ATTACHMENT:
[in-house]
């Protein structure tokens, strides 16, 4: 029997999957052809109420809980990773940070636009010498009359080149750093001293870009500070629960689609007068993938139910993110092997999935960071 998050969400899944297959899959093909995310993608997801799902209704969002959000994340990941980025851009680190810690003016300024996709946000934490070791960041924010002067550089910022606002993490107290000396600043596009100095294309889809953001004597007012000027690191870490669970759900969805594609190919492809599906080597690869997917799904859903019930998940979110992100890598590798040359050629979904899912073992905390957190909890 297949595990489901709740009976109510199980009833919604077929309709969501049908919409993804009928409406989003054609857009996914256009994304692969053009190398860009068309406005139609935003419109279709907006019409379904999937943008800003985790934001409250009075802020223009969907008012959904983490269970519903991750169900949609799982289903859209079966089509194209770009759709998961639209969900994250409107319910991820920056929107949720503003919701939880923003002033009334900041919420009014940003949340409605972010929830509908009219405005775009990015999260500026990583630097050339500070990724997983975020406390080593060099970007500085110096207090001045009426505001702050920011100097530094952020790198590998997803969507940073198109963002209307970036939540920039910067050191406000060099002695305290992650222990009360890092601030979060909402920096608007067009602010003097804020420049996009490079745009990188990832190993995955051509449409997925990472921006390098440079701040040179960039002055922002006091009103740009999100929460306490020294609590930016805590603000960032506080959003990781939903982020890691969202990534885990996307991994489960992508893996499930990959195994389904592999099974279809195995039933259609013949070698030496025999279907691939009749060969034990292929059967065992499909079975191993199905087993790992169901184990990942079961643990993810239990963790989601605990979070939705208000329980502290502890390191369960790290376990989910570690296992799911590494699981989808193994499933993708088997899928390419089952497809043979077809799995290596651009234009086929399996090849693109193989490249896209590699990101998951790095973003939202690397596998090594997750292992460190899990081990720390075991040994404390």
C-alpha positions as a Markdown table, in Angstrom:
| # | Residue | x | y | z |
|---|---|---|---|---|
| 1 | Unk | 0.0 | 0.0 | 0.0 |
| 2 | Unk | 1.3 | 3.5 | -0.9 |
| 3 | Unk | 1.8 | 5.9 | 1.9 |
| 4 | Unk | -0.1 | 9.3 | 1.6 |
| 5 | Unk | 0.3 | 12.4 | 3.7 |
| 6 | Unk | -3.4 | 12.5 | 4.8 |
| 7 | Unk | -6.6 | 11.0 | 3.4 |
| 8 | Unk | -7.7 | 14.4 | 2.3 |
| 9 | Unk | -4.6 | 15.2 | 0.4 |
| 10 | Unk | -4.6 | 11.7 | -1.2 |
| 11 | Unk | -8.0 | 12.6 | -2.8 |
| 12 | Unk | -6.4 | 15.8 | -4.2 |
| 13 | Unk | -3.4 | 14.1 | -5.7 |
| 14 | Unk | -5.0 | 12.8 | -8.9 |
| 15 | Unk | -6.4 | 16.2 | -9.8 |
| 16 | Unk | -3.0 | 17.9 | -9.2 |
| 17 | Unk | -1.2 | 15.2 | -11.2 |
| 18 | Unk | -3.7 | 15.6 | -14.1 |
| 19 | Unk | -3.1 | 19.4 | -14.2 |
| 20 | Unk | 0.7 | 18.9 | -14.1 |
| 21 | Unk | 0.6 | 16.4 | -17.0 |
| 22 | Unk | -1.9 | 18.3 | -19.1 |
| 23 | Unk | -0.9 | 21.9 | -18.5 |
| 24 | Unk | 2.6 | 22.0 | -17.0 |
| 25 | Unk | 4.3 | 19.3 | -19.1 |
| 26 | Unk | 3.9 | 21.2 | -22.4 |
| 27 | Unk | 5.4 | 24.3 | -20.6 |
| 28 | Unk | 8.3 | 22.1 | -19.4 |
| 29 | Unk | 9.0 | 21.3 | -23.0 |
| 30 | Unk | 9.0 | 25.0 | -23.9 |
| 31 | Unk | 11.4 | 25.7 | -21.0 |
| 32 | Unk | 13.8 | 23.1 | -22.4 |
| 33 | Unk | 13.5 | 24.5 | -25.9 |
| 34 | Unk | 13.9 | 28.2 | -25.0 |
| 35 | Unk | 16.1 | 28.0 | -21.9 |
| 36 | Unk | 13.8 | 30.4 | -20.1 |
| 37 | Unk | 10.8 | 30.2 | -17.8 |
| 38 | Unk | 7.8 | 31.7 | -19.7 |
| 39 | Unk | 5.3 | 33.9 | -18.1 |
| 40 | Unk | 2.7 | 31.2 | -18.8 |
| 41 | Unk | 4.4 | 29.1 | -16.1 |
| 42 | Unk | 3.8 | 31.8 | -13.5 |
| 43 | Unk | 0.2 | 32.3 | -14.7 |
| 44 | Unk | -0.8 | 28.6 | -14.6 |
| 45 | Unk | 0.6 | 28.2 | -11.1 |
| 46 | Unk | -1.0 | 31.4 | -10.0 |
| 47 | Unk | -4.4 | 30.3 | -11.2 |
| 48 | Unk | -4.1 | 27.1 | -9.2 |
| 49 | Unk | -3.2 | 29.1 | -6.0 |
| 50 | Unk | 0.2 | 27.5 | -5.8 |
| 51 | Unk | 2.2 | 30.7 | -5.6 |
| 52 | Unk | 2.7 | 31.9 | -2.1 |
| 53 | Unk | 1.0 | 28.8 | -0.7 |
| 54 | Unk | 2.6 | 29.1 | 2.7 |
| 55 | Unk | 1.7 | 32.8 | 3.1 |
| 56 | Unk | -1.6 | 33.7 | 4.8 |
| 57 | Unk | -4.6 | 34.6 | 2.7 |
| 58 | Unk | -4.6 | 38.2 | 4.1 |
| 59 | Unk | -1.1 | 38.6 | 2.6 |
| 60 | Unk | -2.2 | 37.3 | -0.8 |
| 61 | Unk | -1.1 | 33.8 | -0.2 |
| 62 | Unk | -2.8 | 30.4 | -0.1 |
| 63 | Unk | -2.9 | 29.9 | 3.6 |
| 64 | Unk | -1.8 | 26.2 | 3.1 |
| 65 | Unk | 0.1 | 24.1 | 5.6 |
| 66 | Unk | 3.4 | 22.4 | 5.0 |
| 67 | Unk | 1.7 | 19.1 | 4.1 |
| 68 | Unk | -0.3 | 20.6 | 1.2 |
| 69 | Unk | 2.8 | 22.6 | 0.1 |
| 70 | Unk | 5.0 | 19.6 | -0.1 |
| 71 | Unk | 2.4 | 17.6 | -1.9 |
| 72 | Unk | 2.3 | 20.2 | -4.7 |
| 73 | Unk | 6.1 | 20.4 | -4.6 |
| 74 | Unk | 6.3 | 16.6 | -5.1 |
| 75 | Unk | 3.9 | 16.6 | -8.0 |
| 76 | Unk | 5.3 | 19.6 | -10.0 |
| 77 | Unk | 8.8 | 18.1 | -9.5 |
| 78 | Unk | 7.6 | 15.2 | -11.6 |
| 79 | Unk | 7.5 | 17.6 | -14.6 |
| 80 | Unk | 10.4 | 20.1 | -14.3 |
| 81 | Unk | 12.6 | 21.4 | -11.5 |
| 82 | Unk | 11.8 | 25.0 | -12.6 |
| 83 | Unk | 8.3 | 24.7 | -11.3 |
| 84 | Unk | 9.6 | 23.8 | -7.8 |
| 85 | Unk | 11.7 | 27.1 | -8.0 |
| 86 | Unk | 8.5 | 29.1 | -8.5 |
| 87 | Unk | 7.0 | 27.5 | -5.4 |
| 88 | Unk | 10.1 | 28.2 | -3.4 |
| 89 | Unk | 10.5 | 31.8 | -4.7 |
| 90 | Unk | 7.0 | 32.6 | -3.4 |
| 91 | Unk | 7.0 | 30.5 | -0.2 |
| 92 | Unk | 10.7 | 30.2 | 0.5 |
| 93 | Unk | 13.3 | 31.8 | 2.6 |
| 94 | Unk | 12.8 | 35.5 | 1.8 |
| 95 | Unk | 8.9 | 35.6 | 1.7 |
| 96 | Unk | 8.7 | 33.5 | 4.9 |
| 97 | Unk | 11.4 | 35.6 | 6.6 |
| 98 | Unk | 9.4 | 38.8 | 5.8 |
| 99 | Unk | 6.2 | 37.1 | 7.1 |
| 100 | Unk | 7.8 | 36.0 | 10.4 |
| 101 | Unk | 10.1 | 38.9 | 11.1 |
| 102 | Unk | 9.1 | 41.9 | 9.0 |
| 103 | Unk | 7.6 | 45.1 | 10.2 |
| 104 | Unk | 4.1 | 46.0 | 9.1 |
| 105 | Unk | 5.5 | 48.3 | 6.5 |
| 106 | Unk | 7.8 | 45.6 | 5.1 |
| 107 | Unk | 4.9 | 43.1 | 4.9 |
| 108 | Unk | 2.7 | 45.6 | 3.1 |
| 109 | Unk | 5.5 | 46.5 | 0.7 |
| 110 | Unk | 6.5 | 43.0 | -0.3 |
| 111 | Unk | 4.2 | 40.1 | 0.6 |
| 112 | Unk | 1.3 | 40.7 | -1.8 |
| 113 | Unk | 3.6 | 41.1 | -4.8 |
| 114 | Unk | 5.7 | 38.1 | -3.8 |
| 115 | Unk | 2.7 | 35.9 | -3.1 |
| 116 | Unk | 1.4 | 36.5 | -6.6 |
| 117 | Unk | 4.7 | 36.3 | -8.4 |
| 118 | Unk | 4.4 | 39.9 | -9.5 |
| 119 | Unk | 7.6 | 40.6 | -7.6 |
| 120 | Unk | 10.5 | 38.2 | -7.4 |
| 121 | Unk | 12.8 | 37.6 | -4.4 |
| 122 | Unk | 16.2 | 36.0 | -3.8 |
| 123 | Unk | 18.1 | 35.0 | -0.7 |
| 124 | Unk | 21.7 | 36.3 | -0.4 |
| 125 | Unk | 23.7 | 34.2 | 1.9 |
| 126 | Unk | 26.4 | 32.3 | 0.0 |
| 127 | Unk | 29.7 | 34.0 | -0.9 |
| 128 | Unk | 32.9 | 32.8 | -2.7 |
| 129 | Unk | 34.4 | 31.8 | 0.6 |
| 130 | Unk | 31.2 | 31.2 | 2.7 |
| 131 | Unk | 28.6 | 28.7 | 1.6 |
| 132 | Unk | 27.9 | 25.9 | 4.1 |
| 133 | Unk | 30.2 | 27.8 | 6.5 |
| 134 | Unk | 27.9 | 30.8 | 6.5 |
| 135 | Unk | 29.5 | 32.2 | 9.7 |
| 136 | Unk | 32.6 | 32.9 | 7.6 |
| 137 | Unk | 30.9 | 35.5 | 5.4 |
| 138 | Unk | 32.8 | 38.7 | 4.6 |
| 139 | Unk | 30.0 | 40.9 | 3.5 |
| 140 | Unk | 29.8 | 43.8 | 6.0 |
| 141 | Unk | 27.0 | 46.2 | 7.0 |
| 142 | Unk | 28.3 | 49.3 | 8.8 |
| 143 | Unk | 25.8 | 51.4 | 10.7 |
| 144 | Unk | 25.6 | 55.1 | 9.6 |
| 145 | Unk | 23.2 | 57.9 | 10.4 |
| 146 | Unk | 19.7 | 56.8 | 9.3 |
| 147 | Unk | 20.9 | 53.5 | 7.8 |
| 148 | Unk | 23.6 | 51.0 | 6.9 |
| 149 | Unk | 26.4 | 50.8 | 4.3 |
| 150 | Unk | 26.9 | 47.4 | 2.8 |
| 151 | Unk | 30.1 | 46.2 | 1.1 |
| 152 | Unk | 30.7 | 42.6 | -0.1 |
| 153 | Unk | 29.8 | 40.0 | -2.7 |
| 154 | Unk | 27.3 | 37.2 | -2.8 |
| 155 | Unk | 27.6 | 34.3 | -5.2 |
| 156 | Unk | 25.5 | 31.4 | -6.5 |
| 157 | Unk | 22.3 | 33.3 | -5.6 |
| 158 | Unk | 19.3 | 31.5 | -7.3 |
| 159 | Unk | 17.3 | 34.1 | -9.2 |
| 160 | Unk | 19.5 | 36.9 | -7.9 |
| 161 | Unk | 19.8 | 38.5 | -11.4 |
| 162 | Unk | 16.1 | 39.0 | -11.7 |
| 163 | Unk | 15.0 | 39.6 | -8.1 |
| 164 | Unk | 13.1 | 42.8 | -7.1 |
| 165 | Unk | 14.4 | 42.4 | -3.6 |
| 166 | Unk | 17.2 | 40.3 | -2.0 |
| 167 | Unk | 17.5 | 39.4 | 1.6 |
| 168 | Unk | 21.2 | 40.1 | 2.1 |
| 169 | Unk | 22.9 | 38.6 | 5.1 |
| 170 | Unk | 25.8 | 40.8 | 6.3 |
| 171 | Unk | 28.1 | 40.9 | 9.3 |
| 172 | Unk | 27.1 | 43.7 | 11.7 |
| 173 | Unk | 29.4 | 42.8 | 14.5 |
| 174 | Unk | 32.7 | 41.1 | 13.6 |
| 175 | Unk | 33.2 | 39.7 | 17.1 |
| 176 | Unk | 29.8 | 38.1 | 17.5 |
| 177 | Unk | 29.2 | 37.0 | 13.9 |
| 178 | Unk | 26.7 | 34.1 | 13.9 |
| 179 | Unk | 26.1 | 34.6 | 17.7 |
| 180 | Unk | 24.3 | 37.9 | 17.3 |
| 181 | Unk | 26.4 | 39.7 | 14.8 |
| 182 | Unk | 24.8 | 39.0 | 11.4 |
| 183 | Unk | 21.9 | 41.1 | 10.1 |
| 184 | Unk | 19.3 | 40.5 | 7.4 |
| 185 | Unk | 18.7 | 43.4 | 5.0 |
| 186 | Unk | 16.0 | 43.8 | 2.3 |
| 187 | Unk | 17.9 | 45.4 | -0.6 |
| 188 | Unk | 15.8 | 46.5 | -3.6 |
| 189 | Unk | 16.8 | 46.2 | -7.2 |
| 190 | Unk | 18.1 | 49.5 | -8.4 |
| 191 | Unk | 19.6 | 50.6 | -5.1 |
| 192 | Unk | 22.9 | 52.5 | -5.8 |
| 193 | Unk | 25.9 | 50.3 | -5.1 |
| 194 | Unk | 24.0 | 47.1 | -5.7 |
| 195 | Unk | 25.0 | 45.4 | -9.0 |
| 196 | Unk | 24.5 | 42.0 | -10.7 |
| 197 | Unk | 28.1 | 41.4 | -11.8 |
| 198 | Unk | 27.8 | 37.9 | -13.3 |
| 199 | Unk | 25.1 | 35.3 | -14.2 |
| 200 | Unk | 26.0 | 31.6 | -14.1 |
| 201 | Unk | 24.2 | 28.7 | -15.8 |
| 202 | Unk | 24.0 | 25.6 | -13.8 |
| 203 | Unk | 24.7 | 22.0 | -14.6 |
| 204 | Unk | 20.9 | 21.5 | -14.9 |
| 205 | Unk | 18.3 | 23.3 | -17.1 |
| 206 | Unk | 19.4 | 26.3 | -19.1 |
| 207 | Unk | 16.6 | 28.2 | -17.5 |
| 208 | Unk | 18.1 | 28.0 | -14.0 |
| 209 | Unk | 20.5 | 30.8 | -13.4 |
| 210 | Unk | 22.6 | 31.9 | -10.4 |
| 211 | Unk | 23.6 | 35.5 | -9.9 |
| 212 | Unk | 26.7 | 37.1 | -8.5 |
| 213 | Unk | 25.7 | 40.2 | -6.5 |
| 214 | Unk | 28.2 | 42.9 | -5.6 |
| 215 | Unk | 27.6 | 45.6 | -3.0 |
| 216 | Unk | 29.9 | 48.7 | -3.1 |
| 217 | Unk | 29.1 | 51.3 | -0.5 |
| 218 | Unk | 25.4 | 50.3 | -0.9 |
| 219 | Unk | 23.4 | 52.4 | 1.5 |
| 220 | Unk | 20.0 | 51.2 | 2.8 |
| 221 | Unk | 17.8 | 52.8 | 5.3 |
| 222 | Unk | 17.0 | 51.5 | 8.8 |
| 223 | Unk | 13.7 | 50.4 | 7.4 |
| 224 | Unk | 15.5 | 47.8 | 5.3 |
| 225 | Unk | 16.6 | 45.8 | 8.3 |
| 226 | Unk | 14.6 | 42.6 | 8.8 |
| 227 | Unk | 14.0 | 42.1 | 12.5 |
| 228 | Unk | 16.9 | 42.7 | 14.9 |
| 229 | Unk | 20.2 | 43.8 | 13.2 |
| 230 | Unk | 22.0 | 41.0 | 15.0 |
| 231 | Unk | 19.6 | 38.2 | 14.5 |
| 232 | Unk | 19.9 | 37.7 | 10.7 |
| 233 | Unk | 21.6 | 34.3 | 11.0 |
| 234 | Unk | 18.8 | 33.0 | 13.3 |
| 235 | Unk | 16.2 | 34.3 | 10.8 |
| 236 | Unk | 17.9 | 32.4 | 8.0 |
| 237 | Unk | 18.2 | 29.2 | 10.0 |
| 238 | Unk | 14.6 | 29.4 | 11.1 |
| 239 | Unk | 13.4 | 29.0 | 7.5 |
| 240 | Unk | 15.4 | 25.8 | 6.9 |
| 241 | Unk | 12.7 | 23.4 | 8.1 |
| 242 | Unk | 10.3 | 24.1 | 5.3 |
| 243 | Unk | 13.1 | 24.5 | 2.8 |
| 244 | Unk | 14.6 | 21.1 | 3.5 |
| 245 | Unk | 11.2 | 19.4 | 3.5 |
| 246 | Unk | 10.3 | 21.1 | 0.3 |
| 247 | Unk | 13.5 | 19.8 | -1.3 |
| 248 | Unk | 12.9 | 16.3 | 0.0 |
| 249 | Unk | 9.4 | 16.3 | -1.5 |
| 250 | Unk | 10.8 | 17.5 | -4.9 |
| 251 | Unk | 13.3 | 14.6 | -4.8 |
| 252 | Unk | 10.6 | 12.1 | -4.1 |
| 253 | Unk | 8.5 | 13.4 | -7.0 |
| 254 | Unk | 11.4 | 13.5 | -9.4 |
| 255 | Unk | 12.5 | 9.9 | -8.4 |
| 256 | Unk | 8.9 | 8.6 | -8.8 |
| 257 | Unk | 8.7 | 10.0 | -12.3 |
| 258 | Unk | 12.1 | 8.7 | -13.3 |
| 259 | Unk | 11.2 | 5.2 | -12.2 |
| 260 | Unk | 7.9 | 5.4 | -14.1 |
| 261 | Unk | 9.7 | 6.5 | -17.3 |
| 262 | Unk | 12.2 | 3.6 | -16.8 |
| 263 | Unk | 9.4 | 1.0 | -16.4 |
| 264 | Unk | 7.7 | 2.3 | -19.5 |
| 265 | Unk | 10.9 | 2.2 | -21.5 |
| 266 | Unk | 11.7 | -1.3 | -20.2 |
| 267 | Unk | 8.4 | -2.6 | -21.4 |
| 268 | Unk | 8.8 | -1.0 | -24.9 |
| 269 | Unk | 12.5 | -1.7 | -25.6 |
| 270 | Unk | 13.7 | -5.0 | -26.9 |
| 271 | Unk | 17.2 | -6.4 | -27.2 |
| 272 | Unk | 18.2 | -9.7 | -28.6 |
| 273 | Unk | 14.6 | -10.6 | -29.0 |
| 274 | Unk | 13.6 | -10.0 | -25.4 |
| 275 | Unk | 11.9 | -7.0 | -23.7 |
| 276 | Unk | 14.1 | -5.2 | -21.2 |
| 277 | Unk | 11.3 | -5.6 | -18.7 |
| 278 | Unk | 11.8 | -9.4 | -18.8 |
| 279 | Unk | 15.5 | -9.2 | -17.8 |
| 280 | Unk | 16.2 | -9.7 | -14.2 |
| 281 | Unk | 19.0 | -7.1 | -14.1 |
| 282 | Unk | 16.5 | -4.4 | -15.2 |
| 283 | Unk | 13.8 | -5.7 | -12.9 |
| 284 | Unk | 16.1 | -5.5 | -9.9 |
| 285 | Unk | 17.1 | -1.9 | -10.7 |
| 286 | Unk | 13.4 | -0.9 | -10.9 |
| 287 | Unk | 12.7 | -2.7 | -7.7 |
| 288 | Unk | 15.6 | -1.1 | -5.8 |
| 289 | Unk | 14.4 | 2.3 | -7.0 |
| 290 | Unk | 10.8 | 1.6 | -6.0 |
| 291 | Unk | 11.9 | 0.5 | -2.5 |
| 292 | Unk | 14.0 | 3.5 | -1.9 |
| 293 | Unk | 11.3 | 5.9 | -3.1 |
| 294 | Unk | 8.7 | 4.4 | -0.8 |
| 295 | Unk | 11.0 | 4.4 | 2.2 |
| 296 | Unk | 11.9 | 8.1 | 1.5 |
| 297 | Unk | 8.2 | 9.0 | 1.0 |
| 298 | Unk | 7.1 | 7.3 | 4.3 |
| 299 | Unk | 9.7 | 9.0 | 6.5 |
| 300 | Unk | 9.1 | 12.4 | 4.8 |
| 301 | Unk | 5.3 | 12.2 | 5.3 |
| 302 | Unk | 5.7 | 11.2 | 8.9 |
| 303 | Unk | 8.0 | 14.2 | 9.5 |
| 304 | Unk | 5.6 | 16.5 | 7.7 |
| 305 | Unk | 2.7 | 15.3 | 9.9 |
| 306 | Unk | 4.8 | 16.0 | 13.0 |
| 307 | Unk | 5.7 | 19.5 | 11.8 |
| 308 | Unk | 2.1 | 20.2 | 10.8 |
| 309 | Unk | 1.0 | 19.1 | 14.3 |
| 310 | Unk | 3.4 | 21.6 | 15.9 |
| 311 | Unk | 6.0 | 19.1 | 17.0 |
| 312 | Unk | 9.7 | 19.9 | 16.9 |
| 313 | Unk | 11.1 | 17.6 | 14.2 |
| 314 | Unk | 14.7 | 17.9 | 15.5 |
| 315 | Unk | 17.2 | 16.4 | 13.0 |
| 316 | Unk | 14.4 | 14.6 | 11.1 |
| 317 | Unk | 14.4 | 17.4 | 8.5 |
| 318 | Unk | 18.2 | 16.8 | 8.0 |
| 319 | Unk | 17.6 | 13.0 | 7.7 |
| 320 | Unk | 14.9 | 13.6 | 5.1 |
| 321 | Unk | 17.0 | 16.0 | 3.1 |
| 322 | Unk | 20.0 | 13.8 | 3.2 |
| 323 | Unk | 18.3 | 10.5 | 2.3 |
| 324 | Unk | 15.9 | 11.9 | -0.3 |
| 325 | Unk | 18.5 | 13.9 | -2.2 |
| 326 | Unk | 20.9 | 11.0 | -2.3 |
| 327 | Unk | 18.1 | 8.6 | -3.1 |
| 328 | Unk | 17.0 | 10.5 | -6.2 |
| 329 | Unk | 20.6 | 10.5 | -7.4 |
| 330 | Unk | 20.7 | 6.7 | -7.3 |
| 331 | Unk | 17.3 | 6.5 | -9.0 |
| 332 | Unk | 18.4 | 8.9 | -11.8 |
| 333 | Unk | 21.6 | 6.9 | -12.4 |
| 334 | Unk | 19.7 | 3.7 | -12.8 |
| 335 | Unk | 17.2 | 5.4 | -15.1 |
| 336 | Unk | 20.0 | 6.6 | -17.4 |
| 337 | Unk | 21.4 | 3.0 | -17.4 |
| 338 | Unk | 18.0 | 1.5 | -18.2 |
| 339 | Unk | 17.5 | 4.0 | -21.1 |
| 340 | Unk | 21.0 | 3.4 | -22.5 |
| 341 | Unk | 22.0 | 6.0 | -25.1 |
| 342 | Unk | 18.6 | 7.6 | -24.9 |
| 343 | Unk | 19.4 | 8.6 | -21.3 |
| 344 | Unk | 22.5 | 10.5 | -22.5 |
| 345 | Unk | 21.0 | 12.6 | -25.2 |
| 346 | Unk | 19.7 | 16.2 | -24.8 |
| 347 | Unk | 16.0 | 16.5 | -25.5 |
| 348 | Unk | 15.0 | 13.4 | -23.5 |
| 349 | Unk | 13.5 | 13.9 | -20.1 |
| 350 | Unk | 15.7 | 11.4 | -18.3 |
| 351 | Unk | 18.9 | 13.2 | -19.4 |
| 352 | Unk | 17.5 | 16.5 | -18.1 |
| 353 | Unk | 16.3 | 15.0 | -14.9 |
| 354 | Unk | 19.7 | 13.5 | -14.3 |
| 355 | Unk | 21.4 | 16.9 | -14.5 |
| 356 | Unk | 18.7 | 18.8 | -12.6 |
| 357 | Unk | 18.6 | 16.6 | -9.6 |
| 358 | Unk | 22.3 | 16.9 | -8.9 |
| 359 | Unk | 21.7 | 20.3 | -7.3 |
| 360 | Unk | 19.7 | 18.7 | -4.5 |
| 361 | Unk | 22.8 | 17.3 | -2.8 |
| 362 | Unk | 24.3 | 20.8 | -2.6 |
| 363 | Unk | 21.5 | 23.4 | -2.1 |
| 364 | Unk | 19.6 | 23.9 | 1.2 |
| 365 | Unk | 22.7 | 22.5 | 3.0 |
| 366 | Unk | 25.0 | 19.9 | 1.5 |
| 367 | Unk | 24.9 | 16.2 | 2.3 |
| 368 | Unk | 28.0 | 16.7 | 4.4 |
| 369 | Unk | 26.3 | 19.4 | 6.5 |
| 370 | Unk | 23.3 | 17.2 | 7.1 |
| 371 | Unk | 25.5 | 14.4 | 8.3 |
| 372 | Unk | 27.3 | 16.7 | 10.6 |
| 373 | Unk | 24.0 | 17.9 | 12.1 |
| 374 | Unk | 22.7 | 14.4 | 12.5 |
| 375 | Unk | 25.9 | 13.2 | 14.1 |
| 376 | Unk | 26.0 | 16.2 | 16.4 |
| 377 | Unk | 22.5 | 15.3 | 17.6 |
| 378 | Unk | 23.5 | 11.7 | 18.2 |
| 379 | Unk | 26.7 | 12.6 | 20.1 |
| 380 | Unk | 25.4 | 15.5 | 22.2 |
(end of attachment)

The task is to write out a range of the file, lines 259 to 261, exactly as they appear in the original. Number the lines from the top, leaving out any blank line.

| 254 | Unk | 11.4 | 13.5 | -9.4 |
| 255 | Unk | 12.5 | 9.9 | -8.4 |
| 256 | Unk | 8.9 | 8.6 | -8.8 |